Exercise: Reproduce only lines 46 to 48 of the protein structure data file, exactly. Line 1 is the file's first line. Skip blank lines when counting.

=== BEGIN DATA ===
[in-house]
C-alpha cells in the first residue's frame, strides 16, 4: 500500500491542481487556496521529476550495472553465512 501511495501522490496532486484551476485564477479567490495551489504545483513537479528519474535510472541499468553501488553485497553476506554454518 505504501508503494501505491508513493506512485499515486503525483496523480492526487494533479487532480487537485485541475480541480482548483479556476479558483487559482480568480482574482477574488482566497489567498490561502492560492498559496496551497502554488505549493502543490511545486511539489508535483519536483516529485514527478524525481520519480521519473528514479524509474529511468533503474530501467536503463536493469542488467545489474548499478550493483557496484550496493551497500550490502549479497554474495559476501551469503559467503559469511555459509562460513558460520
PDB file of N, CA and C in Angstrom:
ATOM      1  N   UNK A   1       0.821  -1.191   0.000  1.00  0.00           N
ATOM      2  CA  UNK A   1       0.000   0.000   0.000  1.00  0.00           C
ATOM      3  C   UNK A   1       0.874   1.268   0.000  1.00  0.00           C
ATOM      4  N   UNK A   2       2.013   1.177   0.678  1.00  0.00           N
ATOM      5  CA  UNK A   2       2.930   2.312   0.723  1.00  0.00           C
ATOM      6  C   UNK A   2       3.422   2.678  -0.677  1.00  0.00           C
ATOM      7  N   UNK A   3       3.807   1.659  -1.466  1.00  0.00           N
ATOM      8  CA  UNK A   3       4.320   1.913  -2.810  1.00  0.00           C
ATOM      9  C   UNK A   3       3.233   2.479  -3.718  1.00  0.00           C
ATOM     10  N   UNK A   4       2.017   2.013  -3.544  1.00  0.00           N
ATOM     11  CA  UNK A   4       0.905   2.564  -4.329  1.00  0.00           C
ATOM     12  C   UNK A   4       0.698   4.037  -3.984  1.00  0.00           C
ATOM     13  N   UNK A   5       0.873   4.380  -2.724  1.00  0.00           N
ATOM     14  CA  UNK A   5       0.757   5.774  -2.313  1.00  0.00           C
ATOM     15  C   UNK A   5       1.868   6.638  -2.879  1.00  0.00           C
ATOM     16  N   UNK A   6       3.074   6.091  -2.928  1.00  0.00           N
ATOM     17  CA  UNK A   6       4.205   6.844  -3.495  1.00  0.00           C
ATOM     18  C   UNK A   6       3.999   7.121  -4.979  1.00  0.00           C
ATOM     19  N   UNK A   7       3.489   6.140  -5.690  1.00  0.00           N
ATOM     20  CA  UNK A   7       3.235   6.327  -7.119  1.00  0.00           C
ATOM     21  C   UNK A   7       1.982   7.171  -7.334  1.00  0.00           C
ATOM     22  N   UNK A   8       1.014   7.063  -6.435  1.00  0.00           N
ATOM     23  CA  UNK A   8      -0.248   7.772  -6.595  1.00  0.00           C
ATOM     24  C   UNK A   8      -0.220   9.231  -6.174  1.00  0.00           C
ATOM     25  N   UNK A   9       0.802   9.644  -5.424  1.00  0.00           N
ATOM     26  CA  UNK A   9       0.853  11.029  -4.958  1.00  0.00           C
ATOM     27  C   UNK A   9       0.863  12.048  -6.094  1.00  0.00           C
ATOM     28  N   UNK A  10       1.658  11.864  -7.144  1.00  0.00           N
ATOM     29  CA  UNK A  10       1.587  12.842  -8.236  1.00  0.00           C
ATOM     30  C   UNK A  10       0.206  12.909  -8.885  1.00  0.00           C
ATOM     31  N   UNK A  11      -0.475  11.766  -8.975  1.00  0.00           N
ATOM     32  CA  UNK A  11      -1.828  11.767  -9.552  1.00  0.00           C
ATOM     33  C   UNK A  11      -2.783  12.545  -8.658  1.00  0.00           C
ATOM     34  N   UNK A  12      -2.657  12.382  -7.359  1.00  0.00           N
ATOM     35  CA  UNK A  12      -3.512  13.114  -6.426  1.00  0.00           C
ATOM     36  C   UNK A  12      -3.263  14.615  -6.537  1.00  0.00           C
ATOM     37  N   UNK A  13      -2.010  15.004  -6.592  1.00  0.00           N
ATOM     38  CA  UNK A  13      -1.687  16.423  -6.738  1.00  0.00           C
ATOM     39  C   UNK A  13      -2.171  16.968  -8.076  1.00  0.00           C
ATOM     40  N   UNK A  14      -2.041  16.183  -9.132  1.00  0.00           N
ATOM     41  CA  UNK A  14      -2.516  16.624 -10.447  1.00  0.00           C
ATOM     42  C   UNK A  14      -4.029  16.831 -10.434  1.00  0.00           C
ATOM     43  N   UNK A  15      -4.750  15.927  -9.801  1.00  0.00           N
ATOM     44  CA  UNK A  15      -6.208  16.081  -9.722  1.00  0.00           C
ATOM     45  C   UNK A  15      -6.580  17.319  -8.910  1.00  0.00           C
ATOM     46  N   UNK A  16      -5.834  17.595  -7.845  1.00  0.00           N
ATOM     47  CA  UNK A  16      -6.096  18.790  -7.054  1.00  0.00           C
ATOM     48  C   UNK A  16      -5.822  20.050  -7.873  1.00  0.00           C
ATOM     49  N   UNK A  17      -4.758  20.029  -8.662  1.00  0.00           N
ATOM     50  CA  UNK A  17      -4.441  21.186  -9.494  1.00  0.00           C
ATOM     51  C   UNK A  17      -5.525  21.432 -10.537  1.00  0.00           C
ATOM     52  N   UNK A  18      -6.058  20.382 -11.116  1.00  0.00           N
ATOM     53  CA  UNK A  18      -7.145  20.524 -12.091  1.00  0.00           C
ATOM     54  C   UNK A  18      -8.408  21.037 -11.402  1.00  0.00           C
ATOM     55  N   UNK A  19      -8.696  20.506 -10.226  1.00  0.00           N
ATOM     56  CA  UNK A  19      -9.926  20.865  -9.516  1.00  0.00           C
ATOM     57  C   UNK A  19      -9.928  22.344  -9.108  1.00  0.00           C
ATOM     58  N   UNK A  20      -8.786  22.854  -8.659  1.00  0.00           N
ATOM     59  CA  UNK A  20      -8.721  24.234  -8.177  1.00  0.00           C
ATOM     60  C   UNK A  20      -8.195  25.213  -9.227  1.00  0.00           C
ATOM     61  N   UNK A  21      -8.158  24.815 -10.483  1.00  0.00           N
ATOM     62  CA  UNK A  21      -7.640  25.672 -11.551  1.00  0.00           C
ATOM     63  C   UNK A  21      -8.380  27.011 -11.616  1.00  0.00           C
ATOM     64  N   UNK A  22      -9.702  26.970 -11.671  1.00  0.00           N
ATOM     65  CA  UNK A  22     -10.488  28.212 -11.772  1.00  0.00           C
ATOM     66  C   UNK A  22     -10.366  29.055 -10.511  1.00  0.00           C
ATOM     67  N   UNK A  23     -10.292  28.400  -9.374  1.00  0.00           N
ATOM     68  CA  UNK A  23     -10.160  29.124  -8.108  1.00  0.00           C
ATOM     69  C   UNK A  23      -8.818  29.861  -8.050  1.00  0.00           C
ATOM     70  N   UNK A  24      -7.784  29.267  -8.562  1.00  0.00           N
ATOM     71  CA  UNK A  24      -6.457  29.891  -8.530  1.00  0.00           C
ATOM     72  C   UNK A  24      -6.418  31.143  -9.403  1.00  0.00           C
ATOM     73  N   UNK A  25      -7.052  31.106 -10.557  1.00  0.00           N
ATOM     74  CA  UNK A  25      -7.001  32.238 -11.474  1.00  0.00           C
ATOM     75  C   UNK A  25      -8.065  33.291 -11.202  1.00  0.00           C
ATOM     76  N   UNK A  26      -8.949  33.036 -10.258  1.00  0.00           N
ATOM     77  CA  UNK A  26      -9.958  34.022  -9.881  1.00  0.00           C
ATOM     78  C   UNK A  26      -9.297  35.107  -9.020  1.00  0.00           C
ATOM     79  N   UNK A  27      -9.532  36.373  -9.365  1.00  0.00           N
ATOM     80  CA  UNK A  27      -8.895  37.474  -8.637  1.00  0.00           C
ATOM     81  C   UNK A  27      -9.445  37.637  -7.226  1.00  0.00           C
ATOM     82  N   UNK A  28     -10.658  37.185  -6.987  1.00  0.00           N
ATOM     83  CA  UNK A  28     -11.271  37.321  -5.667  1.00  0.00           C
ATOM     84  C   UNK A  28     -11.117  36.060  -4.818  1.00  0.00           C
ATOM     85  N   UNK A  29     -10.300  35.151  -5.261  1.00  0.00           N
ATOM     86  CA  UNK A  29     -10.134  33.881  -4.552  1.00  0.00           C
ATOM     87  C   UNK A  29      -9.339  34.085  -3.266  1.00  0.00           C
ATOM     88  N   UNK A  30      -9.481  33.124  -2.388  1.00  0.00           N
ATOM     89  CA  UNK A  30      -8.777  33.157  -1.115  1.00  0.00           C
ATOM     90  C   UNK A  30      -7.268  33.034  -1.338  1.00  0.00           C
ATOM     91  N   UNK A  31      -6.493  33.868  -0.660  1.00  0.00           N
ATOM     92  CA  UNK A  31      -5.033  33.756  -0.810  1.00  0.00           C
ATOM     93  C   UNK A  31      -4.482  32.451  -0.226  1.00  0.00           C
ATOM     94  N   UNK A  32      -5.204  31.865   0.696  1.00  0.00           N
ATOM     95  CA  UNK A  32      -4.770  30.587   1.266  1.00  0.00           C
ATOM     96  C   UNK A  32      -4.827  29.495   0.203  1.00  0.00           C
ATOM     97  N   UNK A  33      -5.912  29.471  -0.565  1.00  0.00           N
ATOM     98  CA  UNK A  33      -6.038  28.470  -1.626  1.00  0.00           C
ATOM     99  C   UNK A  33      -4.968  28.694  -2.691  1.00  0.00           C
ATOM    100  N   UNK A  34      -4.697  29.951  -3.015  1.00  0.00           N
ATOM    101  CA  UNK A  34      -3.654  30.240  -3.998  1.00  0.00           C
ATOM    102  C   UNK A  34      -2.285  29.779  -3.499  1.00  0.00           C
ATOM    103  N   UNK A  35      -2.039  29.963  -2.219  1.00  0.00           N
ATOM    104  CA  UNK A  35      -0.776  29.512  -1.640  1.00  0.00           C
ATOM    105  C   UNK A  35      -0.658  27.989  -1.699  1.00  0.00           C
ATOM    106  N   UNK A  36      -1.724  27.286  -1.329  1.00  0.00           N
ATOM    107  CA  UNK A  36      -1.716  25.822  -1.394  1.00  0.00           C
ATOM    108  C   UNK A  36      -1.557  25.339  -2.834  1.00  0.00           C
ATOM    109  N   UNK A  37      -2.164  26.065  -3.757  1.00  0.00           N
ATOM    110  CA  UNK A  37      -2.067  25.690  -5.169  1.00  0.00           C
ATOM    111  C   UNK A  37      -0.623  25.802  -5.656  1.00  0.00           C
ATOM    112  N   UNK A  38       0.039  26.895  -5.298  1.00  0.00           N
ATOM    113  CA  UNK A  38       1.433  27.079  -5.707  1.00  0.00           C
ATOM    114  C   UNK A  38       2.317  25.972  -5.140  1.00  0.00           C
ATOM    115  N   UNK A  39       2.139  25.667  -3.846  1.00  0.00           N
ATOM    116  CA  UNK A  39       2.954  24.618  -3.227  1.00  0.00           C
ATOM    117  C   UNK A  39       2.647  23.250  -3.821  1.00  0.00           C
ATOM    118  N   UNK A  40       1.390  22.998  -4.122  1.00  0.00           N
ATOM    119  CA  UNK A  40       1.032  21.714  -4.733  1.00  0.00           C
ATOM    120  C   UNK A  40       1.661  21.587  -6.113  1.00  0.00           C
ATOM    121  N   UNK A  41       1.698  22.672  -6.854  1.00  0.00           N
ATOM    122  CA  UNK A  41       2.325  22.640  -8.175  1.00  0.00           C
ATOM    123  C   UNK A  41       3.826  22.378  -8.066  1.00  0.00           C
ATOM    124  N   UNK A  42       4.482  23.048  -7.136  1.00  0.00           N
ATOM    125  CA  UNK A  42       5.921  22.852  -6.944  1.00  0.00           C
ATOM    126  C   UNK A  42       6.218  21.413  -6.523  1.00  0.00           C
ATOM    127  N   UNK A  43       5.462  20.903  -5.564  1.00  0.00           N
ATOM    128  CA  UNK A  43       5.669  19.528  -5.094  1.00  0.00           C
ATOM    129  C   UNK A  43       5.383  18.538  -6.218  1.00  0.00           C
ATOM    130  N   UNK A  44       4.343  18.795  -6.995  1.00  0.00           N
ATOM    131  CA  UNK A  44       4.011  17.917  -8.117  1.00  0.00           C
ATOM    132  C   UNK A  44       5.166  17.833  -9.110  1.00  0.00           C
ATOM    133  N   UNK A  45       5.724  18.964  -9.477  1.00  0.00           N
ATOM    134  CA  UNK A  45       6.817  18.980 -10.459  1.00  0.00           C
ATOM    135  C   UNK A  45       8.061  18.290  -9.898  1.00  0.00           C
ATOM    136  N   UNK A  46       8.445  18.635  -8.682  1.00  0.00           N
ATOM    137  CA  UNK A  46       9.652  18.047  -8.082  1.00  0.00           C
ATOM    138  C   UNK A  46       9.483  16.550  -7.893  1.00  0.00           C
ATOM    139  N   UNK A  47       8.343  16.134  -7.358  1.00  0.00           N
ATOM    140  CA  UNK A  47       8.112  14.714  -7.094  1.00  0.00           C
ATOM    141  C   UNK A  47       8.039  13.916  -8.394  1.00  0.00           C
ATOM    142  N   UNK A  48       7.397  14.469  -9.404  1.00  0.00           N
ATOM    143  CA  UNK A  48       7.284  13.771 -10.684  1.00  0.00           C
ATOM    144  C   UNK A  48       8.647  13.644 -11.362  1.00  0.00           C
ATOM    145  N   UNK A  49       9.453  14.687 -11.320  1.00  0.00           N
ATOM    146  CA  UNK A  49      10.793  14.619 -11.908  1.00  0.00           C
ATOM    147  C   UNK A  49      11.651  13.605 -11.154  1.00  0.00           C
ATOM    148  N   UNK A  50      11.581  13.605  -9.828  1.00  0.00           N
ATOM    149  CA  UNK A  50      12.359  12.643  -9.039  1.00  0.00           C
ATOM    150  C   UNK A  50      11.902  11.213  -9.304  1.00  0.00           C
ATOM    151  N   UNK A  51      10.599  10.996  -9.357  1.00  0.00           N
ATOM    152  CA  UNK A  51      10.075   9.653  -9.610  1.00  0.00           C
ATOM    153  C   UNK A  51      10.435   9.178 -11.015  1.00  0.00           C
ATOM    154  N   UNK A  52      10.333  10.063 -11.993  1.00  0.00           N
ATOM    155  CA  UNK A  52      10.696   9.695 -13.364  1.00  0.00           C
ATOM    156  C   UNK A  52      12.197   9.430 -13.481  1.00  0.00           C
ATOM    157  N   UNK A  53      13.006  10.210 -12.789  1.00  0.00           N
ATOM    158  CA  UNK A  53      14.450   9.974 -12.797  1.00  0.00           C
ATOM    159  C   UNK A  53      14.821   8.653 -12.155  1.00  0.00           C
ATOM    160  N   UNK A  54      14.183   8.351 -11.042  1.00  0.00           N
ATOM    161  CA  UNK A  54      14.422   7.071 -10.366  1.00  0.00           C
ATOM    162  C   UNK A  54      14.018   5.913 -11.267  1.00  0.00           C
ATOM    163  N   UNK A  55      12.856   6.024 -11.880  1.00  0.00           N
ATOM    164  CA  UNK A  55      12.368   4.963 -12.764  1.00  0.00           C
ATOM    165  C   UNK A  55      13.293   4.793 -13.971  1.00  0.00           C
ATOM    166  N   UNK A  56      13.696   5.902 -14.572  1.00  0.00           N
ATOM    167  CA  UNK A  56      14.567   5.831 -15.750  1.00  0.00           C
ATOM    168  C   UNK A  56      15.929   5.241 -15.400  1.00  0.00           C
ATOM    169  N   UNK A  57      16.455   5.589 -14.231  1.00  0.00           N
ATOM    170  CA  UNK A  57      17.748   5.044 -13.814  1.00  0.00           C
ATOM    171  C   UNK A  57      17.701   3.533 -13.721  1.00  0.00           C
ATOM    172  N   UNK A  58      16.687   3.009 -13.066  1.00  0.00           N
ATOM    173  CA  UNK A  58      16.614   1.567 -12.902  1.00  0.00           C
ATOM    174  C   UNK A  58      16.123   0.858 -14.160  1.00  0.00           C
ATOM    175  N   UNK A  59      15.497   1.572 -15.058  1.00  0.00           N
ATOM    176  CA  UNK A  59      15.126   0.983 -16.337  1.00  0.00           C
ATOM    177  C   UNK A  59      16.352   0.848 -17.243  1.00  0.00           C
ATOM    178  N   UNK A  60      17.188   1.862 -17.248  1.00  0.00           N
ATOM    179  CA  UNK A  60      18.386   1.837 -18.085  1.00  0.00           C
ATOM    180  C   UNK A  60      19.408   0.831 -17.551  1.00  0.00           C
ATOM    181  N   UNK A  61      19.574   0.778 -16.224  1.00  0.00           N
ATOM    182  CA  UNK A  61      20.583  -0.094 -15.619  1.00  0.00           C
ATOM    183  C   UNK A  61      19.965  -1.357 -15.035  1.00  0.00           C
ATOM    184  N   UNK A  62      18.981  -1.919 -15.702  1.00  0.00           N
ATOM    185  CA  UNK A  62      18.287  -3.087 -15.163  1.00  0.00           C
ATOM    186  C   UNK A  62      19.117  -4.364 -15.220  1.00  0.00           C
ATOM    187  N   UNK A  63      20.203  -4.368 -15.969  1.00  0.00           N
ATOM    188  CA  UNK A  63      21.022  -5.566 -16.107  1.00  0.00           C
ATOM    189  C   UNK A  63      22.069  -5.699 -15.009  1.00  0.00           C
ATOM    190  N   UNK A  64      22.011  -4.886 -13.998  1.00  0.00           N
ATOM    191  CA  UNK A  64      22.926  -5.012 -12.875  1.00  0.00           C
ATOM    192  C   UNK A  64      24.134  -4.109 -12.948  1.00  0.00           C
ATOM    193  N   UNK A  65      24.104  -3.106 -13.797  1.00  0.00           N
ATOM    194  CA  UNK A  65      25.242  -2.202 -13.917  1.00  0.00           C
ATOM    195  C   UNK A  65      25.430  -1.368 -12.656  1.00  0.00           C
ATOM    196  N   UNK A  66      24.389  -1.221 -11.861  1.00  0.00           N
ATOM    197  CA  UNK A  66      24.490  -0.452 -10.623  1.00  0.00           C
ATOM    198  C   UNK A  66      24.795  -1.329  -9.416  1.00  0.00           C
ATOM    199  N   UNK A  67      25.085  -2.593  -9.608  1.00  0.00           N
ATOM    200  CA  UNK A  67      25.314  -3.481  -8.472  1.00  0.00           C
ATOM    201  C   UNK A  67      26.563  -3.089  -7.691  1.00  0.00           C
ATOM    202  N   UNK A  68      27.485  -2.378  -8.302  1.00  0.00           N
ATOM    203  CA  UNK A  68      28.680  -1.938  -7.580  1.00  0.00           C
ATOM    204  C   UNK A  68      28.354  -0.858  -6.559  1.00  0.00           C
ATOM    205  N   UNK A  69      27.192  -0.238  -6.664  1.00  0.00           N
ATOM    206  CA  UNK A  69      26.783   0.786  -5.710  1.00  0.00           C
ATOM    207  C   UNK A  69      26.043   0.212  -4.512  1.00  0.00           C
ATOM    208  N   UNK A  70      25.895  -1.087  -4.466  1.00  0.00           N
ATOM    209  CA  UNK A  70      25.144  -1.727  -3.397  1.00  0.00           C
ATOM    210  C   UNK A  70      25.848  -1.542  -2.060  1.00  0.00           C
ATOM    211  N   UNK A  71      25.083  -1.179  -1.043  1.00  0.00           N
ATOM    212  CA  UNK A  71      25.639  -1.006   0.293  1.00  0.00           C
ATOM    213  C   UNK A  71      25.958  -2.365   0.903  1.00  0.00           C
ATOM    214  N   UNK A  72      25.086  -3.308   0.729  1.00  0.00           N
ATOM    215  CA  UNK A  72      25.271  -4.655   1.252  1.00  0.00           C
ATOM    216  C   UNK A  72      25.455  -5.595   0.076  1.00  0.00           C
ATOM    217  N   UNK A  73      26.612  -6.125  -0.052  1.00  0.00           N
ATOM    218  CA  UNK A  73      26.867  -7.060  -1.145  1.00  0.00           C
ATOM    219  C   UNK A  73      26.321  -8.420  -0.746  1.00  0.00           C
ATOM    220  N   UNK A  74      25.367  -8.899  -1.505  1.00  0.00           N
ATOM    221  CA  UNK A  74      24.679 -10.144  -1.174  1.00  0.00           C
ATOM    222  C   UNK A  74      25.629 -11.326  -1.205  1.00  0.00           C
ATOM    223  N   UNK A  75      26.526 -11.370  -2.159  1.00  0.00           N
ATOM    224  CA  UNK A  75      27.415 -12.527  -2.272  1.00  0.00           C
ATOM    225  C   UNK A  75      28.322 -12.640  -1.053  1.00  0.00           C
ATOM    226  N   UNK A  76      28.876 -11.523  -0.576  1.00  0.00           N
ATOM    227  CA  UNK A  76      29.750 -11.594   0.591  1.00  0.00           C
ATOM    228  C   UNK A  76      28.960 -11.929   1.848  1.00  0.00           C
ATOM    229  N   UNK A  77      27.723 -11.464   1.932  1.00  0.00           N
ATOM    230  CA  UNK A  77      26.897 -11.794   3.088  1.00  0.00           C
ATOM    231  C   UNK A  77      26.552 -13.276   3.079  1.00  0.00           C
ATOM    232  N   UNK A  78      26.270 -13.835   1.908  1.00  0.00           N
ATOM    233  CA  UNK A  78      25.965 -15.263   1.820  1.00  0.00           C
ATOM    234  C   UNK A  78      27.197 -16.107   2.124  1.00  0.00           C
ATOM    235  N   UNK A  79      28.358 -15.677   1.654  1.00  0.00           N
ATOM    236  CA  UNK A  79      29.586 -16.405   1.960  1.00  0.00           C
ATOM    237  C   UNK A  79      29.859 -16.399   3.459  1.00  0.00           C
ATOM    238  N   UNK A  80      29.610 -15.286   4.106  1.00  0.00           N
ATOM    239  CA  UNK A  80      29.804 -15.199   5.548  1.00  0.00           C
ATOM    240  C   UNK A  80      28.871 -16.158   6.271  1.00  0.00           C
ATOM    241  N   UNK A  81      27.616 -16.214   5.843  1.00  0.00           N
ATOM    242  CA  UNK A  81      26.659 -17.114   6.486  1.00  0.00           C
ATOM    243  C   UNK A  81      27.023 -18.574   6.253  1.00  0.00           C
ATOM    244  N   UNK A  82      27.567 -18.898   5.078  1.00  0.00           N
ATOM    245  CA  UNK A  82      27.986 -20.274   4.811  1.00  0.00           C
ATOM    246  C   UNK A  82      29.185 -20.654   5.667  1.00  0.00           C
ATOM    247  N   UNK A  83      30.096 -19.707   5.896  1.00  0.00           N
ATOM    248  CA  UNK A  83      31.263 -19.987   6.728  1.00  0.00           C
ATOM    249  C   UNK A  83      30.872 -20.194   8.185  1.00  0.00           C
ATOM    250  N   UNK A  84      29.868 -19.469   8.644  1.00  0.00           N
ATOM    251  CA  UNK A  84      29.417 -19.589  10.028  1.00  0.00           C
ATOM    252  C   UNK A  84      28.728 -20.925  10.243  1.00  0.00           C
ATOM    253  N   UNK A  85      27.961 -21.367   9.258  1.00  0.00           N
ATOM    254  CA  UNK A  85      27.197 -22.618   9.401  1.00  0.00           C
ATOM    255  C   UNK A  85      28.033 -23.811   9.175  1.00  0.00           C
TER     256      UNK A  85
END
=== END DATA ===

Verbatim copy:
ATOM     43  N   UNK A  15      -4.750  15.927  -9.801  1.00  0.00           N
ATOM     44  CA  UNK A  15      -6.208  16.081  -9.722  1.00  0.00           C
ATOM     45  C   UNK A  15      -6.580  17.319  -8.910  1.00  0.00           C